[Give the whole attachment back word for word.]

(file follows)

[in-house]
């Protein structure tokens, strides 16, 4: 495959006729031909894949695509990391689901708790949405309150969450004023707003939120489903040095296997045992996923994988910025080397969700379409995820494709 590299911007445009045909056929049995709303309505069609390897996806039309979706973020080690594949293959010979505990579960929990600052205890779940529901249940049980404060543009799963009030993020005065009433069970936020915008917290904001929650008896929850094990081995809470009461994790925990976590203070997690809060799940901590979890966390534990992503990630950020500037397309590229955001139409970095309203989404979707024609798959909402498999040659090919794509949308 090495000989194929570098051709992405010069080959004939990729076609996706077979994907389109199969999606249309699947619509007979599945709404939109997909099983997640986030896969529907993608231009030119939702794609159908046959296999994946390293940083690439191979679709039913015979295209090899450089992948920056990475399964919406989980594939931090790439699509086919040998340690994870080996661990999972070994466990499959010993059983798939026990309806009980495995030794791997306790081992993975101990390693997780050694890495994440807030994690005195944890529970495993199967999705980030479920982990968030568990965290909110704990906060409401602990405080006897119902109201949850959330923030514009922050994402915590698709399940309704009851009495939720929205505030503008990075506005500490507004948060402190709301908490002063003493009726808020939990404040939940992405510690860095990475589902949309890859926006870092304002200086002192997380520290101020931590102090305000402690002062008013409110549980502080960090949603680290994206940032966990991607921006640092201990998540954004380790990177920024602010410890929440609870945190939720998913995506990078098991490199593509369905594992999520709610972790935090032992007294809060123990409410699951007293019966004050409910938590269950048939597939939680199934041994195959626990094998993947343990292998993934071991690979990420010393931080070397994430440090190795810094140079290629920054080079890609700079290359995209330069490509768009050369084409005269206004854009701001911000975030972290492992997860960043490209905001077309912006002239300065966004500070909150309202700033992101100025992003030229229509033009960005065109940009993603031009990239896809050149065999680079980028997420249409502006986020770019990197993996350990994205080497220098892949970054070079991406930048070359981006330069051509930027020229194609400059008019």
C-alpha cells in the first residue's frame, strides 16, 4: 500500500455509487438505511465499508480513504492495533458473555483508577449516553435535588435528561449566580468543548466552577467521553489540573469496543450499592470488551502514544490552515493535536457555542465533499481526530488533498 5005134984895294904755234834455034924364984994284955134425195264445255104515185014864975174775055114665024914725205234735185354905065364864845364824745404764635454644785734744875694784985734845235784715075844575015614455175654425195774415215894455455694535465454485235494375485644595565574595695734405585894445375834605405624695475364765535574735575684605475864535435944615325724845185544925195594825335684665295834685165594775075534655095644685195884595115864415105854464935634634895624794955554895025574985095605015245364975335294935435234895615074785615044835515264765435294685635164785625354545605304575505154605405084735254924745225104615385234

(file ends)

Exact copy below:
[in-house]
């Protein structure tokens, strides 16, 4: 495959006729031909894949695509990391689901708790949405309150969450004023707003939120489903040095296997045992996923994988910025080397969700379409995820494709 590299911007445009045909056929049995709303309505069609390897996806039309979706973020080690594949293959010979505990579960929990600052205890779940529901249940049980404060543009799963009030993020005065009433069970936020915008917290904001929650008896929850094990081995809470009461994790925990976590203070997690809060799940901590979890966390534990992503990630950020500037397309590229955001139409970095309203989404979707024609798959909402498999040659090919794509949308 090495000989194929570098051709992405010069080959004939990729076609996706077979994907389109199969999606249309699947619509007979599945709404939109997909099983997640986030896969529907993608231009030119939702794609159908046959296999994946390293940083690439191979679709039913015979295209090899450089992948920056990475399964919406989980594939931090790439699509086919040998340690994870080996661990999972070994466990499959010993059983798939026990309806009980495995030794791997306790081992993975101990390693997780050694890495994440807030994690005195944890529970495993199967999705980030479920982990968030568990965290909110704990906060409401602990405080006897119902109201949850959330923030514009922050994402915590698709399940309704009851009495939720929205505030503008990075506005500490507004948060402190709301908490002063003493009726808020939990404040939940992405510690860095990475589902949309890859926006870092304002200086002192997380520290101020931590102090305000402690002062008013409110549980502080960090949603680290994206940032966990991607921006640092201990998540954004380790990177920024602010410890929440609870945190939720998913995506990078098991490199593509369905594992999520709610972790935090032992007294809060123990409410699951007293019966004050409910938590269950048939597939939680199934041994195959626990094998993947343990292998993934071991690979990420010393931080070397994430440090190795810094140079290629920054080079890609700079290359995209330069490509768009050369084409005269206004854009701001911000975030972290492992997860960043490209905001077309912006002239300065966004500070909150309202700033992101100025992003030229229509033009960005065109940009993603031009990239896809050149065999680079980028997420249409502006986020770019990197993996350990994205080497220098892949970054070079991406930048070359981006330069051509930027020229194609400059008019």
C-alpha cells in the first residue's frame, strides 16, 4: 500500500455509487438505511465499508480513504492495533458473555483508577449516553435535588435528561449566580468543548466552577467521553489540573469496543450499592470488551502514544490552515493535536457555542465533499481526530488533498 5005134984895294904755234834455034924364984994284955134425195264445255104515185014864975174775055114665024914725205234735185354905065364864845364824745404764635454644785734744875694784985734845235784715075844575015614455175654425195774415215894455455694535465454485235494375485644595565574595695734405585894445375834605405624695475364765535574735575684605475864535435944615325724845185544925195594825335684665295834685165594775075534655095644685195884595115864415105854464935634634895624794955554895025574985095605015245364975335294935435234895615074785615044835515264765435294685635164785625354545605304575505154605405084735254924745225104615385234